student access” (Task Force on Advanced Training 1993, 11-13).
We are often told that we live in a global era, driven in part by technology, globalisation and intensified international commerce. There is a great urgency to cultivate internationally minded and ready citizens. Higher education institutions worldwide are
situated at the epicentre of generating the world’s next legion of global citizens.
In the United States alone, institutions now commonly have study abroad centres or offices of international education and many have established international outposts.
At the core of internationalisation is an ambition for internationalised curricula. Through this, institutions aim to equip students with the tools they need to thrive in the global economy. Yet, despite the momentum surrounding the internationalised curriculum, its substance and benefits are still uncertain.
Several studies suggest that graduate students are at greater risk for mental health issues than those in the general population. This is largely due to social isolation, the often abstract nature of the work and feelings of inadequacy -- not to mention the slim tenure-track job market. But a new study in Nature Biotechnology warns, in no uncertain terms, of a mental health “crisis” in graduate education.
Ah, frosh. The gateway to all the parties university has to offer. It’s a fleeting moment filled with hype and rush. It’s hot and filled with sweaty people experiencing the same things you are.
My frosh happened two years ago and it was anything but dull. However, I remember feeling a tad vulnerable. There was a little voice in my head that kept nagging about how I decided to dress for the week. Don’t bend too much or else your butt will show. Your dress is a little too revealing.
My fellow freshman girls and I wore short shorts during the day. At night, we wore tight dresses or much more revealing tops as we danced the night away. Our fashion made us out as bait to concupiscent freshman boys—those who cannot control their hands from reaching down my thighs or grinding against my body without my permission. It opened my eyes to the on-going battle between what is deemed as “provocative”—and the perceived correlation between fashion and consent.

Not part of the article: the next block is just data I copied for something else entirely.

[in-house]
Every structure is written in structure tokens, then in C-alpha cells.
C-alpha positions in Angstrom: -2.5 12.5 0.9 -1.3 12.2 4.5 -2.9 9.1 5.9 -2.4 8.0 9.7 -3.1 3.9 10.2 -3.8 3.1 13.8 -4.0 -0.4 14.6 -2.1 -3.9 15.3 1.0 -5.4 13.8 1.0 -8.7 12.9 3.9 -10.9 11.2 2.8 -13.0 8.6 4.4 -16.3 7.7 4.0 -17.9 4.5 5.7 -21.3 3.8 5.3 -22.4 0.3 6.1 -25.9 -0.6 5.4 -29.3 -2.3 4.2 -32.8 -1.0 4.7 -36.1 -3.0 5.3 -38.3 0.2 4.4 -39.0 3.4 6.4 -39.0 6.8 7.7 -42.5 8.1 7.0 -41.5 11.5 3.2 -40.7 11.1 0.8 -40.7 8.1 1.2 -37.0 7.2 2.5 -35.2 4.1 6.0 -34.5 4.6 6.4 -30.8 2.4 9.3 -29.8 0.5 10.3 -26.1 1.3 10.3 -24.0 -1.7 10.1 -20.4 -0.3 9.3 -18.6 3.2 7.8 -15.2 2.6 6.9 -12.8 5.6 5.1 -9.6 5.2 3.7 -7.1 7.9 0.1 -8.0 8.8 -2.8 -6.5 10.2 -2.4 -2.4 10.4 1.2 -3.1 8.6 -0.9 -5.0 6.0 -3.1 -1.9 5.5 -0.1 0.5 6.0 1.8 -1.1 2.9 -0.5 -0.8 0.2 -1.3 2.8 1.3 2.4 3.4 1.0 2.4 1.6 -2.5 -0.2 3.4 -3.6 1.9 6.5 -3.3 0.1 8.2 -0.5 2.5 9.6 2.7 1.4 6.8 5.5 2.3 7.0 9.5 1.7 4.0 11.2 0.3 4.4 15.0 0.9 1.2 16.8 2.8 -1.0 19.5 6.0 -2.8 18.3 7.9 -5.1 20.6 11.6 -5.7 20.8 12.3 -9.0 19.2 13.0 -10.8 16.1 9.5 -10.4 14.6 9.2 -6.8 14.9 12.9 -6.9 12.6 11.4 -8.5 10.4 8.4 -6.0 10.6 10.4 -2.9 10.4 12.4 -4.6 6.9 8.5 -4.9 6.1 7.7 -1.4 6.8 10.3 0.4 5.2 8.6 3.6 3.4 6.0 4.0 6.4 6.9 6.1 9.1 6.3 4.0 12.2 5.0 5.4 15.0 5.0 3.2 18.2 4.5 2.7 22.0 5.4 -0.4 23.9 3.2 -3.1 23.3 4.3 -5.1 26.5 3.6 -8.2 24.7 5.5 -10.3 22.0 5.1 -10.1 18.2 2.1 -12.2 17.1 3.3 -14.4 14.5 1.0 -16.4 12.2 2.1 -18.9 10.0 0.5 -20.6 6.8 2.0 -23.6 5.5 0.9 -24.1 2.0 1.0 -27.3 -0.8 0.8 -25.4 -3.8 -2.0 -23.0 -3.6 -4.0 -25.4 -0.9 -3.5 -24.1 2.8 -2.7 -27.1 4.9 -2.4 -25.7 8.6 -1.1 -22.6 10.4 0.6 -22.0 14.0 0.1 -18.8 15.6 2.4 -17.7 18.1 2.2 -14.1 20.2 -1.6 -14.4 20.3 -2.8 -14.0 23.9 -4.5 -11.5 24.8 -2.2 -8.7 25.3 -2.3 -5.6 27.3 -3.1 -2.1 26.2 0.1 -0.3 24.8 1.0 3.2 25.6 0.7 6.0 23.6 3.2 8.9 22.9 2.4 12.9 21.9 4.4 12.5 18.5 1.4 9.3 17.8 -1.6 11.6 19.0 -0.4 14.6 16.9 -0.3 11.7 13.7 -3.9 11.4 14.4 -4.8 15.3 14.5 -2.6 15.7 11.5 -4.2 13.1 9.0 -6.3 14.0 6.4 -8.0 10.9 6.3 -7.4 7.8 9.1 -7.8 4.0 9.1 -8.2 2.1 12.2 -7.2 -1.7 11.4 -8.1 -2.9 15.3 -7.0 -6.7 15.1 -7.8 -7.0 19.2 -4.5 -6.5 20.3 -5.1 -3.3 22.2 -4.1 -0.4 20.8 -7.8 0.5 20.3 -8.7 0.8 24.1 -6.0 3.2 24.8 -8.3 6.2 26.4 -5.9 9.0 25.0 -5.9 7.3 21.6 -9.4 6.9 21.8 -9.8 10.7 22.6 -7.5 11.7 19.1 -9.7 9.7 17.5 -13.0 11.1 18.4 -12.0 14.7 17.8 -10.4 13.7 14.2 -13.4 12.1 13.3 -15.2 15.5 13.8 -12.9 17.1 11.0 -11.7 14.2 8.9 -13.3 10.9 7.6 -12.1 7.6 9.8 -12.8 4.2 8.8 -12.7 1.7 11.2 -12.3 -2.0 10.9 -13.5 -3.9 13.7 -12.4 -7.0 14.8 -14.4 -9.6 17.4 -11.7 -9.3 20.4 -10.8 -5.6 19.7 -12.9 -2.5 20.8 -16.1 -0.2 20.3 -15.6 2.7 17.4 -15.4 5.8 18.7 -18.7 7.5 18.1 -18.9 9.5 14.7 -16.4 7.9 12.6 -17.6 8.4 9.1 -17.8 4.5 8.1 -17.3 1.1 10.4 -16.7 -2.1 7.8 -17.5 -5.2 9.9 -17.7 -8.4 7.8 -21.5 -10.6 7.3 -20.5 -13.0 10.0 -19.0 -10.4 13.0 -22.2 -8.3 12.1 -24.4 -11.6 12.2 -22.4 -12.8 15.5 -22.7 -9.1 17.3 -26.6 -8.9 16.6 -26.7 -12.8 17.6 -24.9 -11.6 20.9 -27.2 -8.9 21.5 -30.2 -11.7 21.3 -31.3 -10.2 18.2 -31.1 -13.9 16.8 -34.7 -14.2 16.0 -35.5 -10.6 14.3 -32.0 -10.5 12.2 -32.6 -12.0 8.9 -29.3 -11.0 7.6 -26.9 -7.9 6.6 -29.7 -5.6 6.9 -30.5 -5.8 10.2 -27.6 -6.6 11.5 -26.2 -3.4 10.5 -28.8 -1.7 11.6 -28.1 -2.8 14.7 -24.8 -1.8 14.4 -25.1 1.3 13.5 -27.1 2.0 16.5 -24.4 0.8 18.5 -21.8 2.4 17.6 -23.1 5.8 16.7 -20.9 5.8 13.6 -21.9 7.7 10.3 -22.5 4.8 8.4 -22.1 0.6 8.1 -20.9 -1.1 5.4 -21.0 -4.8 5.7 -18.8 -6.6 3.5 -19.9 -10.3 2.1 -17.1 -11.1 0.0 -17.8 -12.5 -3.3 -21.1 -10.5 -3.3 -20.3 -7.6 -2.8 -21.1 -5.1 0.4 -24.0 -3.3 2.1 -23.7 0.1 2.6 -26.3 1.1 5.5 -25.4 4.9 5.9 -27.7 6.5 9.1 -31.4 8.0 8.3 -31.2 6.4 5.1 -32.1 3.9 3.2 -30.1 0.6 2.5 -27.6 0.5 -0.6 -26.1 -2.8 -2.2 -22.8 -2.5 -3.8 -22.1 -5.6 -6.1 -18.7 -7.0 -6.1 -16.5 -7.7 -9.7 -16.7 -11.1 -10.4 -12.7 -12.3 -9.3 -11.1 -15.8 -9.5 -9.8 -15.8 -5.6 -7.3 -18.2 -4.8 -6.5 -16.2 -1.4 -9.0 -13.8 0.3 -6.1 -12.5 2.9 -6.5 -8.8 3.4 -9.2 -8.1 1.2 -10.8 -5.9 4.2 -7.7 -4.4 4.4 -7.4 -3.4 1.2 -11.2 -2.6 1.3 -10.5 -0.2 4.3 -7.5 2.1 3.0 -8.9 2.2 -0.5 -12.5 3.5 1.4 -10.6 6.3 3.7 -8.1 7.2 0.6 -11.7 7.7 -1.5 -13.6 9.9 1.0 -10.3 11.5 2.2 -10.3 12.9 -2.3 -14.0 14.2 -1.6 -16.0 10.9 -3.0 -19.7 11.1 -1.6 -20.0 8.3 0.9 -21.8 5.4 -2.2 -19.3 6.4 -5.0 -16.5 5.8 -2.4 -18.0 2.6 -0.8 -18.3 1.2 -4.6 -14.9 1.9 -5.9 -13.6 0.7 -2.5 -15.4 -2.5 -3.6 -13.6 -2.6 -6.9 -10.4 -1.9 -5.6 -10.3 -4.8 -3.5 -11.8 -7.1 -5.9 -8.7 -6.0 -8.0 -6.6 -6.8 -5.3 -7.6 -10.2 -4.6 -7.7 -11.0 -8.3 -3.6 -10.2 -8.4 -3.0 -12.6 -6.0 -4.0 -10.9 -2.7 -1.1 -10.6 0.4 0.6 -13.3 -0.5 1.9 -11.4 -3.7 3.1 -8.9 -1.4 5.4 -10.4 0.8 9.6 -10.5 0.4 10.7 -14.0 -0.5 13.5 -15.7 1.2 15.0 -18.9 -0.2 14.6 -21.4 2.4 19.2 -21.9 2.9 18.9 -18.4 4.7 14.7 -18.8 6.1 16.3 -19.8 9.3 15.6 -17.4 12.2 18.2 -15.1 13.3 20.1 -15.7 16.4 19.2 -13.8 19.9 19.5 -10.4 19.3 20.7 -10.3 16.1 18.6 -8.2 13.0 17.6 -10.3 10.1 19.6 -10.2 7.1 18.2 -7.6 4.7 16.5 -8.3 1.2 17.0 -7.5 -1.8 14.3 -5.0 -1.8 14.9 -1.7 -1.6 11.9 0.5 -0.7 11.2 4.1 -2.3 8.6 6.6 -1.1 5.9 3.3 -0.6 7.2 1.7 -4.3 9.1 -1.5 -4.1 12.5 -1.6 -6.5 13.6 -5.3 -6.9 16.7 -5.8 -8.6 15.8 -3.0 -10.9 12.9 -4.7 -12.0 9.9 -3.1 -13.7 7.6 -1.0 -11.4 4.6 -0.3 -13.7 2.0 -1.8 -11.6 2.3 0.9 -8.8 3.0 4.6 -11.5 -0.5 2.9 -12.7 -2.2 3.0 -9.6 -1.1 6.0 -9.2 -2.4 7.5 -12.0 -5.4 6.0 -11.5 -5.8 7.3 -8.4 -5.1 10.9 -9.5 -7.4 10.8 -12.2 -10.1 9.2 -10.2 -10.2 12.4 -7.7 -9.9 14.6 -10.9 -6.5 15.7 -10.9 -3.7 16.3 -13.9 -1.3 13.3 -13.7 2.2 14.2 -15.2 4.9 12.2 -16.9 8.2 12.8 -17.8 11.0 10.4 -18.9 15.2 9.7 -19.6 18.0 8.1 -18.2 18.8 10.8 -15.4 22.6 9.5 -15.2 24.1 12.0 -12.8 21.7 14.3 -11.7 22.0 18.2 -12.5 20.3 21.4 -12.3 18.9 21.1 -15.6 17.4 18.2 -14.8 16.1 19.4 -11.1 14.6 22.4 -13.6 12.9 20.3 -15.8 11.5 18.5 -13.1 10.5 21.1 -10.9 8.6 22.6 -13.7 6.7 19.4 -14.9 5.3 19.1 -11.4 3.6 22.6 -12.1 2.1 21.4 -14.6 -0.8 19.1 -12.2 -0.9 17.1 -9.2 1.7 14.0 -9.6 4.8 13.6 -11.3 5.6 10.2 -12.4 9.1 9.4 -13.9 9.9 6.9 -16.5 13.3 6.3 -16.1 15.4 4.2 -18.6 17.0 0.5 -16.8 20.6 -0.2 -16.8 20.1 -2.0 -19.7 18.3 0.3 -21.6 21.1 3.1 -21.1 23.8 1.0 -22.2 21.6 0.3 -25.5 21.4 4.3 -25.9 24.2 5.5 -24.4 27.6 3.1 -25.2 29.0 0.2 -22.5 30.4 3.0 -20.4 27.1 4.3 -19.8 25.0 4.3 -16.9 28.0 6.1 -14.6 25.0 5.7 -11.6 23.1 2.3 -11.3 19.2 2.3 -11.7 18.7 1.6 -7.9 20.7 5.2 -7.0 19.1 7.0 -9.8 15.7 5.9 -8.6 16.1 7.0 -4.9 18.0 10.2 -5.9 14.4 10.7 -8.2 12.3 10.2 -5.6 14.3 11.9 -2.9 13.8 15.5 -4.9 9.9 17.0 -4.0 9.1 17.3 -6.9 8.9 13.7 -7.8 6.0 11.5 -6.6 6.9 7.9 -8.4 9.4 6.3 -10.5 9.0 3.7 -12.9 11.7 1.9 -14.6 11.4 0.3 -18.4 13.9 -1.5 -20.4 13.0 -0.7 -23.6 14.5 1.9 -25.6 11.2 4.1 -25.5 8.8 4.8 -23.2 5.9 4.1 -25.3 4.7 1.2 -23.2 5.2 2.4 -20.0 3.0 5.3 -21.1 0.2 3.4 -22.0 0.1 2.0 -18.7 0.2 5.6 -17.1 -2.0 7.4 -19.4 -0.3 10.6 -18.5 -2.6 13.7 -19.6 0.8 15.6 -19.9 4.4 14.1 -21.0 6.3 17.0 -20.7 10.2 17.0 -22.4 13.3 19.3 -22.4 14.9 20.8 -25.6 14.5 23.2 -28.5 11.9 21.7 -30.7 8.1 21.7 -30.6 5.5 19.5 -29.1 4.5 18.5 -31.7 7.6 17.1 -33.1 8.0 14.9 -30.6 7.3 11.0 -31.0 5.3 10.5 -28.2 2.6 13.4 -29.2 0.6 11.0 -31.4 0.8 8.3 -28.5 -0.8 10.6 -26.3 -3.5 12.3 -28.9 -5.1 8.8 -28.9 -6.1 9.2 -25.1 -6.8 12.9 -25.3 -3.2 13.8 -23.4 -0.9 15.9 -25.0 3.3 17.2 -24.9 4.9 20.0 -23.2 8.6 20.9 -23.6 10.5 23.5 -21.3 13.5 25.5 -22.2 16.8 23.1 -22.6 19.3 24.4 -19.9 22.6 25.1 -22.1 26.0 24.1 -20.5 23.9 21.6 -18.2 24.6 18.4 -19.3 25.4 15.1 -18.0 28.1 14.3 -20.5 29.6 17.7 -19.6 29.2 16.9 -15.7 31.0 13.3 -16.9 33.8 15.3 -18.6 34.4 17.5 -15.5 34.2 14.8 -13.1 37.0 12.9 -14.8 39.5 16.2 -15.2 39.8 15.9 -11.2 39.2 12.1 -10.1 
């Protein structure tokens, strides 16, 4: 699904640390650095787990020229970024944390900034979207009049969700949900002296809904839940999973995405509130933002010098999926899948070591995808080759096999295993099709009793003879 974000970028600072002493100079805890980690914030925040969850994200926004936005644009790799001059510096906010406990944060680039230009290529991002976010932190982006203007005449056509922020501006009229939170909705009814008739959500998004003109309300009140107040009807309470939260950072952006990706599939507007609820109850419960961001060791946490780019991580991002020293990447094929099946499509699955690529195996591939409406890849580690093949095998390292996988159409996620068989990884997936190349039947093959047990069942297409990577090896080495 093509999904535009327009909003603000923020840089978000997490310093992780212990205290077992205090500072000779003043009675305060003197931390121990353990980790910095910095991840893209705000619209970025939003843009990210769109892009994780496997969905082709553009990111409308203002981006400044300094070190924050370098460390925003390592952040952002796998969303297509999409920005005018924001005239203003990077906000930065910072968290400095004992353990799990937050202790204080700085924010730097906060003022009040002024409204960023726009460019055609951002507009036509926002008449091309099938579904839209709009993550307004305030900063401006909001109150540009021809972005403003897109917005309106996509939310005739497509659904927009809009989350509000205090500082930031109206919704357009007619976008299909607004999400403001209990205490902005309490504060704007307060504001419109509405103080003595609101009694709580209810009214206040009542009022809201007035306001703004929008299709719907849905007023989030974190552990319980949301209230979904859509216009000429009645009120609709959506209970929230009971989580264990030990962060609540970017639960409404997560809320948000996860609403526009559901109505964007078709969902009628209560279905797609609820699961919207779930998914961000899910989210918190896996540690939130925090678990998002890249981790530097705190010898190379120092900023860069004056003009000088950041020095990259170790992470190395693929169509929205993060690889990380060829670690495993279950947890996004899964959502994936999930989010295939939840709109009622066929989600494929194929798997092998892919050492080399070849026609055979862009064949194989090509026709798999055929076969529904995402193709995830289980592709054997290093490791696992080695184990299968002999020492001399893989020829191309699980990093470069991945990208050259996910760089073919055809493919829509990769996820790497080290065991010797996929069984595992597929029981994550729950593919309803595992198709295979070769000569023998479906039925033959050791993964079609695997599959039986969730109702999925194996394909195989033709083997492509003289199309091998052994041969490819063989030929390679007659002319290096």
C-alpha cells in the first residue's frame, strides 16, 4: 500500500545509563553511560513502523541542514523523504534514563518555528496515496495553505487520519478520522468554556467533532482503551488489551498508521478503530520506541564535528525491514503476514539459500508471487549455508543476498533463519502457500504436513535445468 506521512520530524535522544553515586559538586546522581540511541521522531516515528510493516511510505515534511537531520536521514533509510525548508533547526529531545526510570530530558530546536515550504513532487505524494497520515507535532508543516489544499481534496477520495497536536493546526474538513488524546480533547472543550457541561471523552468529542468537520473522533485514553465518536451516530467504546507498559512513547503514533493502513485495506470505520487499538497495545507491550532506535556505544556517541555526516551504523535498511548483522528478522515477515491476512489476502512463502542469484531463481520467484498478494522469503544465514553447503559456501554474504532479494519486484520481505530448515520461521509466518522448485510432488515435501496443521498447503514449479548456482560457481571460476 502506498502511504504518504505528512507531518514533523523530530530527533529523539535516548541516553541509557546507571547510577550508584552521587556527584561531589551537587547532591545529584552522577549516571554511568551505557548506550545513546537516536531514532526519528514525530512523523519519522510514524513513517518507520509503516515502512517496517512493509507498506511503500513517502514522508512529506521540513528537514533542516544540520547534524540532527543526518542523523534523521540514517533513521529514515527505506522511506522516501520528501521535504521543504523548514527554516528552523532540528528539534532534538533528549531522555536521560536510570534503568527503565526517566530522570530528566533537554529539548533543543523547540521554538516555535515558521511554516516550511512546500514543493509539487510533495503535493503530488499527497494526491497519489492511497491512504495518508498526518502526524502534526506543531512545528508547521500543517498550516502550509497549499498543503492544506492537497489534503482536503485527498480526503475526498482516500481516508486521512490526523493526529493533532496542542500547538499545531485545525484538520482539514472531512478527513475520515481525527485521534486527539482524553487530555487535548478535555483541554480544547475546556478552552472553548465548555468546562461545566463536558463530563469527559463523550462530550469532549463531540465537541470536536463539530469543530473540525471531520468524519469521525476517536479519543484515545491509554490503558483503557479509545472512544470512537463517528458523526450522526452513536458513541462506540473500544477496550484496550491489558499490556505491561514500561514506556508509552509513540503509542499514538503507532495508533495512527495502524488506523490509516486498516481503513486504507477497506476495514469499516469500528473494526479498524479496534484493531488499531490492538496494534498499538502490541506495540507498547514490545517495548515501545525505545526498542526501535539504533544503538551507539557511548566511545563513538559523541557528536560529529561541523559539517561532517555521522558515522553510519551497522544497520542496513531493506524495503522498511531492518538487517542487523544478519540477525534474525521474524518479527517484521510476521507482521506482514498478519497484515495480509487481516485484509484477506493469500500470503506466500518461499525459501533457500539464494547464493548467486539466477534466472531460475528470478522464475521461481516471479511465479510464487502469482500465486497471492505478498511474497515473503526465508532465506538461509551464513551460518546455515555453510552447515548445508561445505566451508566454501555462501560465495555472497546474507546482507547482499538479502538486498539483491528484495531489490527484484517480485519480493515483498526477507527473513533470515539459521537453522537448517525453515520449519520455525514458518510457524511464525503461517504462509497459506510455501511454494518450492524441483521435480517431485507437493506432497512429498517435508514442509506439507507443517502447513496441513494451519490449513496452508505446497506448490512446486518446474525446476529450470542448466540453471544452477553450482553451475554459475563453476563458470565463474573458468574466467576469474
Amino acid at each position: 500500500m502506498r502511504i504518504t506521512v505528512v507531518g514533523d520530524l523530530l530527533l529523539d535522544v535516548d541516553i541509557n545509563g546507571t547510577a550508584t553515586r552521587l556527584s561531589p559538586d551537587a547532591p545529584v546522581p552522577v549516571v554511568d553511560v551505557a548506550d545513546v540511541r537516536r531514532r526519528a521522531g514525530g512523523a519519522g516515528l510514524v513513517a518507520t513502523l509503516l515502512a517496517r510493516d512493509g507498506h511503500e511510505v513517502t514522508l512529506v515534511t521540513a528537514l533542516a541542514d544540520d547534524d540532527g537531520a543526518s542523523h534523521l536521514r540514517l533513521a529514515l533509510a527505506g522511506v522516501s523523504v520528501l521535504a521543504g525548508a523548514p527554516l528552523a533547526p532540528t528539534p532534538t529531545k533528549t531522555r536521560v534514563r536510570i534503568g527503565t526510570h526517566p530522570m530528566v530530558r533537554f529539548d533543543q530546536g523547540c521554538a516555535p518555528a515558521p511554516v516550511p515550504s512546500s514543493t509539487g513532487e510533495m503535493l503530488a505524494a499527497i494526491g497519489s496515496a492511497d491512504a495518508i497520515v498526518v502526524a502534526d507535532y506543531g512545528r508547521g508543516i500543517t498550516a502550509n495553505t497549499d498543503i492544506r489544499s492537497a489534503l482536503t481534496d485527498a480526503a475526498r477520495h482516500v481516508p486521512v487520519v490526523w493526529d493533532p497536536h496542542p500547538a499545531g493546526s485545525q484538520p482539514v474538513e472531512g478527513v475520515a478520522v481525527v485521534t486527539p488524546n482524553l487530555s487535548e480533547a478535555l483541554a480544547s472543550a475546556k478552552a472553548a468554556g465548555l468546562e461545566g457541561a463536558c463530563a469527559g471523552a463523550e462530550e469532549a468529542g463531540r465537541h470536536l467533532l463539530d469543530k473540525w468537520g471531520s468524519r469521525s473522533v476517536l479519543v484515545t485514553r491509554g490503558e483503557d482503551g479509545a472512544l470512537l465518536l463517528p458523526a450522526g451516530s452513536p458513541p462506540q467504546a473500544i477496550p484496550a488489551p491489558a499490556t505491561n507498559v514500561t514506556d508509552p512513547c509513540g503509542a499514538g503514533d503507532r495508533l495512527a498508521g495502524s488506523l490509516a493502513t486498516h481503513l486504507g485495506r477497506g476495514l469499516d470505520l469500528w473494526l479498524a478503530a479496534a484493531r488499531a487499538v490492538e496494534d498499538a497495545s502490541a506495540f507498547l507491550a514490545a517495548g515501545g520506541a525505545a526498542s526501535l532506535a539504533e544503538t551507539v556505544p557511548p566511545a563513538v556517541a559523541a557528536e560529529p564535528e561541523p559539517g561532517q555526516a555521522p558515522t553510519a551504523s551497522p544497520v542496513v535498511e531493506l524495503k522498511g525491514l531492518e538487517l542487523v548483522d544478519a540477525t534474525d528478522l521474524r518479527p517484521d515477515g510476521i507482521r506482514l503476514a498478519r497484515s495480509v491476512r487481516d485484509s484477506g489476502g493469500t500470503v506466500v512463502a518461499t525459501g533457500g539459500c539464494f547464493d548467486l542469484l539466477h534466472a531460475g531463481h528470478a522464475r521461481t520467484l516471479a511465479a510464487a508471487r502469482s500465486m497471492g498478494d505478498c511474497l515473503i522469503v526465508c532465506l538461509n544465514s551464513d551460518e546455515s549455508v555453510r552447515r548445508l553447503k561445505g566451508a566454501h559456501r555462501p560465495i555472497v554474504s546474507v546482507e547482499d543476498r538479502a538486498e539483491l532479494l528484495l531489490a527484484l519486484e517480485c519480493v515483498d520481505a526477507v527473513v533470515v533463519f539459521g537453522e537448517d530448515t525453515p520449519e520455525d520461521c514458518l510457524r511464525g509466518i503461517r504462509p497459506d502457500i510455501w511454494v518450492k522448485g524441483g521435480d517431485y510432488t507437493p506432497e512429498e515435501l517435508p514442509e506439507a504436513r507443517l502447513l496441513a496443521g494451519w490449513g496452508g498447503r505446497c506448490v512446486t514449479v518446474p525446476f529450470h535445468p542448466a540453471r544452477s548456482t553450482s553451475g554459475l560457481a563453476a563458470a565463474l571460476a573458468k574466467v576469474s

Student success in post-secondary education is an ongoing concern, however, research has focused on relatively homogeneous university samples. Moreover, Canadian research on predictors of student success is limited. Following
recent trends, we examined non-cognitive, personal qualities, rather than cognitive predictors (e.g., IQ), of student success. Relying on a psychosocial model, we examined age, gender, perceived stress, maternal education, identity style, perseverance, and student engagement as predictors of student success in a multi-site sample of students attending a CEGEP in Quebec (N = 239; Mage = 18.6 years; 68.2% female) and a polytechnic school in Ontario (N = 209; Mage = 20.6 years; 71.3% female). Maternal education and perseverance emerged as significant predictors in both samples. Links between informational identity
and cognitive engagement and student success differed by location. Our findings suggest the need to focus on student perseverance, and to consider identity and cognitive engagement dependent on the educational context.
This summer’s college president departure season is off to a swift start that has largely been marked by little
forewarning from colleges before exits are announced.
Many boards of trustees would consider it best practice to have a quick parting of ways with little surrounding
drama. But it doesn’t always go so smoothly in higher education -- it didn’t last summer -- making the pace and tone
of presidential partings so far this year stand out. Also noteworthy is that many recently announced transitions have
involved leaders who are relatively young or who are early in their tenures.
The president of Washington College on Maryland’s Eastern Shore resigned just a week after word leaked that all
was not well between her and the institution’s board. That president, former Federal Deposit Insurance Corporation
chair Sheila Bair, was two years into a five-year contract. She cited her family when she departed, but the college
did not go into depth on reasons for her resignation.